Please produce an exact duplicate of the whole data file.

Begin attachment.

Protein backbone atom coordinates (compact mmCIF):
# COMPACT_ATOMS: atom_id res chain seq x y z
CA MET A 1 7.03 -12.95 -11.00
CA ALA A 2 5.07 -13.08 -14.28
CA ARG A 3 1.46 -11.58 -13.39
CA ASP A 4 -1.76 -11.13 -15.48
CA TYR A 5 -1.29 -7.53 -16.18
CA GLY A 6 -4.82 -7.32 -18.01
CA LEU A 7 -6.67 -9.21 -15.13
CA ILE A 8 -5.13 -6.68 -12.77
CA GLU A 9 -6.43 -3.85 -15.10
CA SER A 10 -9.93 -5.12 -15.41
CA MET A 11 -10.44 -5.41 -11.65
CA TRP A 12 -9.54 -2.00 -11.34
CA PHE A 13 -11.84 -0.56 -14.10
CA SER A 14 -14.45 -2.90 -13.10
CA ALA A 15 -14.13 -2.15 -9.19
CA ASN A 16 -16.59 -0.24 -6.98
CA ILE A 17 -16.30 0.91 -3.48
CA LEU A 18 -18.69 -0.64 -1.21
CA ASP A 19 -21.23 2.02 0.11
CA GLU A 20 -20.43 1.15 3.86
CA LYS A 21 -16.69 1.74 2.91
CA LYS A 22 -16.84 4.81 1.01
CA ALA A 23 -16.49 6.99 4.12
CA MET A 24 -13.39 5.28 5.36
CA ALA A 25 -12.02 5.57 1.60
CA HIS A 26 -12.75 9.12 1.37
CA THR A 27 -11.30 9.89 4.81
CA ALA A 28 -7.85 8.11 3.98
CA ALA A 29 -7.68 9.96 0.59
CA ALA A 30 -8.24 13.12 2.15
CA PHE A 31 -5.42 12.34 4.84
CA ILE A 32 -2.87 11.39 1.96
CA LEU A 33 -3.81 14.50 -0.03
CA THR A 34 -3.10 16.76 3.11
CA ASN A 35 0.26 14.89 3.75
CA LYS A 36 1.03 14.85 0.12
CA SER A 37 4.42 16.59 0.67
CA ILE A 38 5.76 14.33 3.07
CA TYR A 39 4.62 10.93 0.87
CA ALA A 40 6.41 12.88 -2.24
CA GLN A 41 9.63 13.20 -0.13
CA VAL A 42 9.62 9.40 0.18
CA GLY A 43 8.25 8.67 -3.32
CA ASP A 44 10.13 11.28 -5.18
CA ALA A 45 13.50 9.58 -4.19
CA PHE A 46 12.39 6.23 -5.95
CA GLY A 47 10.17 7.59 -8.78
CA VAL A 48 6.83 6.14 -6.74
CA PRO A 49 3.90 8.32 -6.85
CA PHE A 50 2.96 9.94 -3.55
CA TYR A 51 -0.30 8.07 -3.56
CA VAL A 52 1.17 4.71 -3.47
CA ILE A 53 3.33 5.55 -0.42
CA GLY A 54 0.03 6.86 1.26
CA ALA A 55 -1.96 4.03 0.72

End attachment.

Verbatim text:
Protein backbone atom coordinates (compact mmCIF):
# COMPACT_ATOMS: atom_id res chain seq x y z
CA MET A 1 7.03 -12.95 -11.00
CA ALA A 2 5.07 -13.08 -14.28
CA ARG A 3 1.46 -11.58 -13.39
CA ASP A 4 -1.76 -11.13 -15.48
CA TYR A 5 -1.29 -7.53 -16.18
CA GLY A 6 -4.82 -7.32 -18.01
CA LEU A 7 -6.67 -9.21 -15.13
CA ILE A 8 -5.13 -6.68 -12.77
CA GLU A 9 -6.43 -3.85 -15.10
CA SER A 10 -9.93 -5.12 -15.41
CA MET A 11 -10.44 -5.41 -11.65
CA TRP A 12 -9.54 -2.00 -11.34
CA PHE A 13 -11.84 -0.56 -14.10
CA SER A 14 -14.45 -2.90 -13.10
CA ALA A 15 -14.13 -2.15 -9.19
CA ASN A 16 -16.59 -0.24 -6.98
CA ILE A 17 -16.30 0.91 -3.48
CA LEU A 18 -18.69 -0.64 -1.21
CA ASP A 19 -21.23 2.02 0.11
CA GLU A 20 -20.43 1.15 3.86
CA LYS A 21 -16.69 1.74 2.91
CA LYS A 22 -16.84 4.81 1.01
CA ALA A 23 -16.49 6.99 4.12
CA MET A 24 -13.39 5.28 5.36
CA ALA A 25 -12.02 5.57 1.60
CA HIS A 26 -12.75 9.12 1.37
CA THR A 27 -11.30 9.89 4.81
CA ALA A 28 -7.85 8.11 3.98
CA ALA A 29 -7.68 9.96 0.59
CA ALA A 30 -8.24 13.12 2.15
CA PHE A 31 -5.42 12.34 4.84
CA ILE A 32 -2.87 11.39 1.96
CA LEU A 33 -3.81 14.50 -0.03
CA THR A 34 -3.10 16.76 3.11
CA ASN A 35 0.26 14.89 3.75
CA LYS A 36 1.03 14.85 0.12
CA SER A 37 4.42 16.59 0.67
CA ILE A 38 5.76 14.33 3.07
CA TYR A 39 4.62 10.93 0.87
CA ALA A 40 6.41 12.88 -2.24
CA GLN A 41 9.63 13.20 -0.13
CA VAL A 42 9.62 9.40 0.18
CA GLY A 43 8.25 8.67 -3.32
CA ASP A 44 10.13 11.28 -5.18
CA ALA A 45 13.50 9.58 -4.19
CA PHE A 46 12.39 6.23 -5.95
CA GLY A 47 10.17 7.59 -8.78
CA VAL A 48 6.83 6.14 -6.74
CA PRO A 49 3.90 8.32 -6.85
CA PHE A 50 2.96 9.94 -3.55
CA TYR A 51 -0.30 8.07 -3.56
CA VAL A 52 1.17 4.71 -3.47
CA ILE A 53 3.33 5.55 -0.42
CA GLY A 54 0.03 6.86 1.26
CA ALA A 55 -1.96 4.03 0.72